In my blog post about DevOps I argued that a good Software Engineer knows not only about his code, but about how and where it is going to be ran. In the past I have been guilty of having an idea which service I might use to run a particular application (usually Microsoft Azure as I get big discounts as a former MSP) but not having had a full idea of the exact environment said application will execute in.
Recently I have been treating infrastructure as a first class citizen of any project I work on using the process of code-defined infrastructure. Instead of manually provisioning servers, databases, message queues and load balancers — as you might do when using the AWS Console or cPanel on a shared webhost — I create a deployment script and some configuration files. I have actually banned myself from manually creating new instances of anything in the cloud, in order to avoid unwittingly allowing any single instance to become a Pet.
Defining the infrastructure required by any given application in code has a few advantages:
- If someone tears down an environment by mistake we don’t have to try and remember all of the configuration to relaunch it. We have it in code.
- We can easily spin up new environments for any given feature branch rather than being stuck with just “staging” and “production” environments.
- Infrastructure changes show up in version control. You can see when and why you started shelling out for a more expensive EC2 instance.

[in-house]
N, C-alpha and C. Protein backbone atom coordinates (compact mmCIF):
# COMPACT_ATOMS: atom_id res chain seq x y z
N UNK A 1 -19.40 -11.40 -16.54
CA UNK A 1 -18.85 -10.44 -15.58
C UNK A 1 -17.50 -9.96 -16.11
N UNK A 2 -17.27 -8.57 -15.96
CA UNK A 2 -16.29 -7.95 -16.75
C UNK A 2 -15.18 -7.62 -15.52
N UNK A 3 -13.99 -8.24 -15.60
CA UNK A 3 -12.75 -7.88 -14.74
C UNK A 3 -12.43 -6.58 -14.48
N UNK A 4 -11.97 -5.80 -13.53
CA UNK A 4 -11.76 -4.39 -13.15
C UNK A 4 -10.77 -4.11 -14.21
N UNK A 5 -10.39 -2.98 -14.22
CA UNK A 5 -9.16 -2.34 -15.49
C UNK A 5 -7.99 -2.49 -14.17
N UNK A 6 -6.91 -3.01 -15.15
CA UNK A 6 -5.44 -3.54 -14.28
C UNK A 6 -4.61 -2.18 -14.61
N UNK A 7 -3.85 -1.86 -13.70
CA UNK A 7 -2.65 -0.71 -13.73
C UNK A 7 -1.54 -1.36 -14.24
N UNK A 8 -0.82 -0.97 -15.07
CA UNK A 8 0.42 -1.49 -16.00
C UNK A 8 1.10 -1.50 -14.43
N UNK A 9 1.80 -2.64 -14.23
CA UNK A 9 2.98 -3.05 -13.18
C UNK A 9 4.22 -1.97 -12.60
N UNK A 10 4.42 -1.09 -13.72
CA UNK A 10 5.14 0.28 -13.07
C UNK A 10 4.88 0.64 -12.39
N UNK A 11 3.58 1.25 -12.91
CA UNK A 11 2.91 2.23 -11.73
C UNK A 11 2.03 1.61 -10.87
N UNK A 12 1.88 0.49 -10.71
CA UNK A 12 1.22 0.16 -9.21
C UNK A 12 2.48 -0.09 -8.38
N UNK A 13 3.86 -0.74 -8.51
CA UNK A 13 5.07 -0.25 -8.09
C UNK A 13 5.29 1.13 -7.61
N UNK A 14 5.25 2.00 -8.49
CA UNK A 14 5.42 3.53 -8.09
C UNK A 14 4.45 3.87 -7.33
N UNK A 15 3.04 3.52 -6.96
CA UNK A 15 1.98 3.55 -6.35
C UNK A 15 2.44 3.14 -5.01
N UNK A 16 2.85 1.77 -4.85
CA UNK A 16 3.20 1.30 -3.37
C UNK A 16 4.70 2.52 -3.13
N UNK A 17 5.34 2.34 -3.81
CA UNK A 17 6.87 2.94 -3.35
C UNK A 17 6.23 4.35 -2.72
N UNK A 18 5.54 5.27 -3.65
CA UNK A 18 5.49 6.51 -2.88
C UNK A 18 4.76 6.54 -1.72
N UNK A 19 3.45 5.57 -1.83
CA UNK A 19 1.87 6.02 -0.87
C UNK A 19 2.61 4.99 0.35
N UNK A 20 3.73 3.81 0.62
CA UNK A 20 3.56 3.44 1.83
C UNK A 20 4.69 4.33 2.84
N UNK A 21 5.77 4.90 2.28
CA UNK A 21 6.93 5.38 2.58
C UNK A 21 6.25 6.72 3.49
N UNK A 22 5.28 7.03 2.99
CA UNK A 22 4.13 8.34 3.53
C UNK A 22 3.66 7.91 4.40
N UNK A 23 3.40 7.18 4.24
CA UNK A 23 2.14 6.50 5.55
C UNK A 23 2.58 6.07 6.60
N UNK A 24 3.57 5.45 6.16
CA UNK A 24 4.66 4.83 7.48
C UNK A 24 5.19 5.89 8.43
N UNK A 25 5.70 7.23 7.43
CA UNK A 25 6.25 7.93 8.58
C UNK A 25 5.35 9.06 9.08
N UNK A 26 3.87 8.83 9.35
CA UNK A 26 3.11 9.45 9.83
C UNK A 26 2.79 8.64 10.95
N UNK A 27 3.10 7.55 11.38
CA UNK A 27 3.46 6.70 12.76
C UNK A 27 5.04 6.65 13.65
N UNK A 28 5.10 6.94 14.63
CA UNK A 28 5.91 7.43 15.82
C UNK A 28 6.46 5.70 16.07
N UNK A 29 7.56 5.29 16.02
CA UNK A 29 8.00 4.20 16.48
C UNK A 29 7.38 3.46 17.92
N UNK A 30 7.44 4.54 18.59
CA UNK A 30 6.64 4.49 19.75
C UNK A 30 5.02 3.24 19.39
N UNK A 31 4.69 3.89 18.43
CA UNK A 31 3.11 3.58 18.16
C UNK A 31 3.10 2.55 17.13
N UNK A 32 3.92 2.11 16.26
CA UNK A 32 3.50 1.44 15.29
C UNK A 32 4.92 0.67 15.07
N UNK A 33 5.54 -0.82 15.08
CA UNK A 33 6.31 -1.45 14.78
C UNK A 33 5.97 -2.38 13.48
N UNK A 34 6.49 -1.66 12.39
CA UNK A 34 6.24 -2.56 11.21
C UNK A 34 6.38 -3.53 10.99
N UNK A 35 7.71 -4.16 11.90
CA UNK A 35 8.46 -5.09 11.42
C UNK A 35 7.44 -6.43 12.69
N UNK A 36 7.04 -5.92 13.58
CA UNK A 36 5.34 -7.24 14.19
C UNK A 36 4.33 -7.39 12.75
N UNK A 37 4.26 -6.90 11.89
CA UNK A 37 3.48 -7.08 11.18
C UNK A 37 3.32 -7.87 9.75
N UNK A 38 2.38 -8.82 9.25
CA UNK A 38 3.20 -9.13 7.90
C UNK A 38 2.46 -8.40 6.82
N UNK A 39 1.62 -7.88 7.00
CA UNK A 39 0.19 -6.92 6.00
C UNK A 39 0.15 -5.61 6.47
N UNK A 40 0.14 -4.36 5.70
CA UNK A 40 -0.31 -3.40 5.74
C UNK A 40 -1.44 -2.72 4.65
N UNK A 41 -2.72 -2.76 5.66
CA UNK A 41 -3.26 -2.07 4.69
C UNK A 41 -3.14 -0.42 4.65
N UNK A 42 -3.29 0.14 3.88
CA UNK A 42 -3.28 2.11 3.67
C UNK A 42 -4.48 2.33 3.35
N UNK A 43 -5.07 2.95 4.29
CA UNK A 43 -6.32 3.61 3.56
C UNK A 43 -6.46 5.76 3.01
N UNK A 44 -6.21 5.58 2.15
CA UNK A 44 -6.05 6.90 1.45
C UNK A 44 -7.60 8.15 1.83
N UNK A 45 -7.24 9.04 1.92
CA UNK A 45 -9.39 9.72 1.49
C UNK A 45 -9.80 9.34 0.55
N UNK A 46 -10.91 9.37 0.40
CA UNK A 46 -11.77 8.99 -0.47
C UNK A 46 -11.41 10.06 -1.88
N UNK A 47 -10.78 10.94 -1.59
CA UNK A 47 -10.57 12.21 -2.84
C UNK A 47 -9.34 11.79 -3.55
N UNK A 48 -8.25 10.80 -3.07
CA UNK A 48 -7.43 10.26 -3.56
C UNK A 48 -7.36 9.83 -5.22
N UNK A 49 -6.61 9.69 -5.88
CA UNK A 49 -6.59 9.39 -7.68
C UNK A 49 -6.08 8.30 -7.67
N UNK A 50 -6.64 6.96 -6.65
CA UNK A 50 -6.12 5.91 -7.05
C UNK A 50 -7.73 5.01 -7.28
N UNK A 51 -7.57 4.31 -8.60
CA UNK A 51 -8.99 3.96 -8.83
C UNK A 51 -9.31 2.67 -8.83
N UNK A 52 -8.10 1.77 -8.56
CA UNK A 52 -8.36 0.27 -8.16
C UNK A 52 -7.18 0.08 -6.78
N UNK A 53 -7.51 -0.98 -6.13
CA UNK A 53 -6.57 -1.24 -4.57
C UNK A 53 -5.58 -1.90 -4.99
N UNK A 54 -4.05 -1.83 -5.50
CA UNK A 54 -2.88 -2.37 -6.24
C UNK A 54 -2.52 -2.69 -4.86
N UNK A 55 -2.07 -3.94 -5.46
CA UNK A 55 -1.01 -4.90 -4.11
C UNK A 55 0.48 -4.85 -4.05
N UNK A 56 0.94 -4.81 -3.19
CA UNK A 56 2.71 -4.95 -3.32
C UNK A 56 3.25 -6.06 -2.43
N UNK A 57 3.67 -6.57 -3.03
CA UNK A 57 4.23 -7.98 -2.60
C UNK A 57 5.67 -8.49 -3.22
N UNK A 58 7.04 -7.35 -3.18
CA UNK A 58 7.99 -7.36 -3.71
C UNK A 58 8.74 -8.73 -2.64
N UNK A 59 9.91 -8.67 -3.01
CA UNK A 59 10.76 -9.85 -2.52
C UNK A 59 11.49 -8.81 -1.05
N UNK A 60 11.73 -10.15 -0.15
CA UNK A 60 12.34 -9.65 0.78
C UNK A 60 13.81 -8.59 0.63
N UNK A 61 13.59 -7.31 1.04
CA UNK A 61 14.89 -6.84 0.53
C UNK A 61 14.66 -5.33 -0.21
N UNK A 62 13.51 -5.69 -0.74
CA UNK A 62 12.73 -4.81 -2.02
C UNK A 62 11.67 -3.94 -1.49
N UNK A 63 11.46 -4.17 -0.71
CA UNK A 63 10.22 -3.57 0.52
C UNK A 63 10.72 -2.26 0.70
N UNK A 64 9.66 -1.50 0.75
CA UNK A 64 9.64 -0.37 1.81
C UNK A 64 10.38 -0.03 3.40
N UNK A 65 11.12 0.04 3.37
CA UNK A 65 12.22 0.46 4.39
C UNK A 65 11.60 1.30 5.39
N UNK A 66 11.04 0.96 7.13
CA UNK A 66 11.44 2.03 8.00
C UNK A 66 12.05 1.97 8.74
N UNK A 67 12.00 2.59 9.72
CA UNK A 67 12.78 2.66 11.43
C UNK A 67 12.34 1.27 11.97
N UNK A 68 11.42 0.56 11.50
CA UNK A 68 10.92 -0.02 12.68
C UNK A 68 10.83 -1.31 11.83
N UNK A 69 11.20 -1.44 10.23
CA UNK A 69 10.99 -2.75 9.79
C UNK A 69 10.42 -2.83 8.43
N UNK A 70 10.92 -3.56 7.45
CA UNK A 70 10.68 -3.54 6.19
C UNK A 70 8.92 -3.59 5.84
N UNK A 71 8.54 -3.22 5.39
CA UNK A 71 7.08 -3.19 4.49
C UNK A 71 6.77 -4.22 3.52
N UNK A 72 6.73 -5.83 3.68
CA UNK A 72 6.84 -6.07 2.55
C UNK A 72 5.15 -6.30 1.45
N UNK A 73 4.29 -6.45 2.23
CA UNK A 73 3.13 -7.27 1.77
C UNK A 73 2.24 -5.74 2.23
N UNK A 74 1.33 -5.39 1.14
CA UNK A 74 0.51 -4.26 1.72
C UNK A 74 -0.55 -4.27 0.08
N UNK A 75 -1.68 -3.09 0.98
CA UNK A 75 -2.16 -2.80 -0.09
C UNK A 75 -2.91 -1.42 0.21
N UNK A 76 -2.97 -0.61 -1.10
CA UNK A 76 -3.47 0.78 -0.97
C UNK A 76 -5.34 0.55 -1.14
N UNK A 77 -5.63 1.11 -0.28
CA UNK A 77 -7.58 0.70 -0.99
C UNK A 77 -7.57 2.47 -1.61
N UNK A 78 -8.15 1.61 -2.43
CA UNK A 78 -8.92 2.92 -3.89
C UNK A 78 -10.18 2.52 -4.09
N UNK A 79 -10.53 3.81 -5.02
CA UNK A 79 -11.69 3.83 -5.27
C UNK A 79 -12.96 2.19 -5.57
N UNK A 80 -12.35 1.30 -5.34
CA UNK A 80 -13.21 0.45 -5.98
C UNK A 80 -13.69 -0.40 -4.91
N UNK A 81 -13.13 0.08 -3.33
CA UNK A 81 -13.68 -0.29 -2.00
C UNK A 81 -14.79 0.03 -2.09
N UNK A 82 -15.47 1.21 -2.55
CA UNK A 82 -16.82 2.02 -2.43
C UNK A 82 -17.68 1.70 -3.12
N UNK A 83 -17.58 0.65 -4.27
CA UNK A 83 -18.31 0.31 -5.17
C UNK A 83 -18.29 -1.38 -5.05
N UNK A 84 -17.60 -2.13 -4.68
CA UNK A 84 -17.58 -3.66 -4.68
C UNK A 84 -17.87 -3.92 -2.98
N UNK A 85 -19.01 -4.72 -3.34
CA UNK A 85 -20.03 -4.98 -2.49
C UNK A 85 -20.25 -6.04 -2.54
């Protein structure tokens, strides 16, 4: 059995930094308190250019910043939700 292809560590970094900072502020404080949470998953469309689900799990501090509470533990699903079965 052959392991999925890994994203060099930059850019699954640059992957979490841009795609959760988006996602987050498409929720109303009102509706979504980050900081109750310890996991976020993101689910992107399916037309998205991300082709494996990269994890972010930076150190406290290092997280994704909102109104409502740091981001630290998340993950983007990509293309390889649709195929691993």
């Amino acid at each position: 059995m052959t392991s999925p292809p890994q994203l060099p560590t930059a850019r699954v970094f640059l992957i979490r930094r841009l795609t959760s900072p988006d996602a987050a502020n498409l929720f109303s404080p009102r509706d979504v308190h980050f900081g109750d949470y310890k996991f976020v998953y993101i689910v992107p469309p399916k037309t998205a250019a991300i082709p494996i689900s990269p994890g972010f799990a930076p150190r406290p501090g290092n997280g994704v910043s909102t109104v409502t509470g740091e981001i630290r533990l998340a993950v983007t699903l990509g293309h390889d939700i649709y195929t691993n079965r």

- At a glance you can see everything an application requires and the associated names. This makes it easier to be sure that when you’re deleting the unhelpfully named “app” environment it won’t affect production.
- Scripting anything you can imagine is a lot easier, such as culling servers with old versions of an application programatically.
Introducing code defined infrastructure on one of our greenfield projects at PepperHQ has already paid dividends and the team has a desire to back-port the infrastructure management scripts and config files I developed to other services.
I developed the system with the idea of a git commit being the true “version” of a given application and that all infrastructure associated with a given version should be totally immutable. In order to deploy a new version of our new greenfield system you don’t upgrade the application on the server, you create a whole new environment with the new version on and then delete the old one — or keep it around for a hot swapping back in the event of an issue.
The infra-scripts also allow you to see what is live identified in a way useful to developers — by commit id and message. Other features include turning any environment into “production” or “staging” by updating their CNAMEs through AWS Route 53. When using the
yarn terminate to kill a particular environment checks are ran to ensure you’re not deleting “production” or “staging”. The scripts are developed in TypeScript using the
aws-sdk npm package.
Whilst this approach does require some more up-front investment than just manually creating environments as and when you need them, I recommend any developer writing systems people will really be relying on at least investigates this approach as there is a very quick return on investment. Some more out of the box solutions you could look into are Chef and AWS CloudFormation, though I ruled out using these for Pepper based on our internal requirements.